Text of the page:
Dolph Lundgren: The Smartest Guy In Showbusiness
Can you remember the last time you saw a camcorder? One of those big, hunking things that you’ve got to grab with two hands and hold up to a squinting eye? Right now, there’s a good chance you have a phone in your pocket that can produce images of far better quality. These machines aren’t exactly ancient, but they’re still a kind of modern antique, formerly ubiquitous, part of the texture of everyday reality, now long gone. Seeing one today, you might think about how advanced we had thought we were, how far we have come in such a short time, how far we may still have to go.
I saw a camcorder recently, for the first time in at least a decade, at a photo shoot in the Brooklyn Navy Yard. As I walked into the room, full of fellow millennials checking their iPhones, the incongruity of the antiquated device struck me immediately. And then I see the man the camera was filming, another incongruous sight here in the second decade of the 21st Century: the ’80s action star, He-Man himself, Dolph Lundgren.
Lundgren stands on a rotating platform before an orange backdrop, under heat and light, looking like an action figure in a microwave. He’s not an old man, but he seems to have stepped out of a bygone era, when muscle-bound hunks filled the multiplexes, gunning down everyone in sight. That sort of action movie, that variety of masculinity, those violent, patriarchal values: millennials surely remember all that, too. It’s all laughably out-of-step with the values of today, unless they come with a tongue firmly planted in-cheek, as in The Expendables series, which happened to have resuscitated Lundgren’s Hollywood career after a decade in direct-to-video limbo.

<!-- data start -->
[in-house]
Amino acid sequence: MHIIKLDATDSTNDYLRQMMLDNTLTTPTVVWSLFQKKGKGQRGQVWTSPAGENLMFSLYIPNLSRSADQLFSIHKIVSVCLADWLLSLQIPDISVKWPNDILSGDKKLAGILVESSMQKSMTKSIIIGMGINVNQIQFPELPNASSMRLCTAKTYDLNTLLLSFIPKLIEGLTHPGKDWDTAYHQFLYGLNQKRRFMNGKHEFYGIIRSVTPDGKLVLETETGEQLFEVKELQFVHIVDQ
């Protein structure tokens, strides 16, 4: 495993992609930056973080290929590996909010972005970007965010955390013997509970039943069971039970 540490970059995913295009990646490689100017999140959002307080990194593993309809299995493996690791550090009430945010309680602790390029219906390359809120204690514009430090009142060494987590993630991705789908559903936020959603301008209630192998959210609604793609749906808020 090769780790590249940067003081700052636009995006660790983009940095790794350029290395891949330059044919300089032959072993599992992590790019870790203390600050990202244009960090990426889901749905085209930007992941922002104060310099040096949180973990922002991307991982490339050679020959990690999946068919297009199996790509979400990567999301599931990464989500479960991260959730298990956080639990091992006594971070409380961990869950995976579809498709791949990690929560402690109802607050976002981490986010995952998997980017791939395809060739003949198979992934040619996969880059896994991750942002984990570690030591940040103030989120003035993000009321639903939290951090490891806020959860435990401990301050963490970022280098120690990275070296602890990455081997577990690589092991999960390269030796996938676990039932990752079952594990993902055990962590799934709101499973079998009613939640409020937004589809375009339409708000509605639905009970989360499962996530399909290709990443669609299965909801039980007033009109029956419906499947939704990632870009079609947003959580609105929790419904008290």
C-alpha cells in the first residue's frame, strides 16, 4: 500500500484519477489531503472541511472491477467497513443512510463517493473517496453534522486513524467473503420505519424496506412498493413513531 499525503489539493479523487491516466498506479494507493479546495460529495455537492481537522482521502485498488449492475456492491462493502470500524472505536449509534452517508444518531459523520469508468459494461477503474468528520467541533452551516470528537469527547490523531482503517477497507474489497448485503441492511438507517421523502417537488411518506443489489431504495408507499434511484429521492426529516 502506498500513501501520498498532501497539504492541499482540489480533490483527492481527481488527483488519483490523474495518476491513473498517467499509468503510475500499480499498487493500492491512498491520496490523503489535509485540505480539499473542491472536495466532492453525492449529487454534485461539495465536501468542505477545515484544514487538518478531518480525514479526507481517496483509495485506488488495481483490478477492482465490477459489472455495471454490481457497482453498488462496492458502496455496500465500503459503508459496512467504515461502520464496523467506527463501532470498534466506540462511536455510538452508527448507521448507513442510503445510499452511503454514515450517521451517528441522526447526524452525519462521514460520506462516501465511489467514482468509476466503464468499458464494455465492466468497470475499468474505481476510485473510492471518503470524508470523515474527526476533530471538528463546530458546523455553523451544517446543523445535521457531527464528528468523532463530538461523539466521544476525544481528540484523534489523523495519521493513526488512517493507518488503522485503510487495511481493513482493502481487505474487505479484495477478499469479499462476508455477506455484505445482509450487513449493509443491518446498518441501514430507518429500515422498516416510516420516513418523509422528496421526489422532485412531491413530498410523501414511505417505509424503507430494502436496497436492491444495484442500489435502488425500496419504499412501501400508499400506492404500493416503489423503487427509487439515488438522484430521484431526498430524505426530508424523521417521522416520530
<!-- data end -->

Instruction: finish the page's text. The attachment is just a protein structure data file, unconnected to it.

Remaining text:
I remember the first time I saw Lundgren. I was at home in the middle of the day, too sick to go to school. A basic cable channel was running a Rocky marathon, and I watched the whole thing. Although he speaks only nine lines of English, Lundgren plays one of the most iconic villains of the series: Ivan Drago, the looming, silent Soviet boxer who beats Apollo Creed—Rocky’s rival-turned-mentor—to death at the opening of the fourth installment of the series. During the shoot in Brooklyn, as Lundgren flexes and repositions himself, his mechanical movements reminded me of a scene in Rocky IV, where Russian scientists use computers to measure Ivan Drago’s heart rate and punching power (an inhuman 2000 psi). Rocky IV was what Lundgren called his first “real picture”; thirty-three years later, he will appear as Drago again in Creed II, his 70th role.
Lundgren glowers like the professional villain he is, menacingly twisting his pinky ring. Then, all of a sudden, he rolls his eyes and sticks out his tongue, and the room breaks into laughter. He chit-chats amiably with the makeup artists, talks lovingly about apartment-hunting with his daughter. He cheerfully inquires about the camcorder, as surprised as I by its presence. When the shoot wraps, he compliments everyone and poses for Instagram pictures. And when we hop into an Uber back to Manhattan, I find myself conversing with a thoughtful, open individual, nothing like the macho man persona of his movies.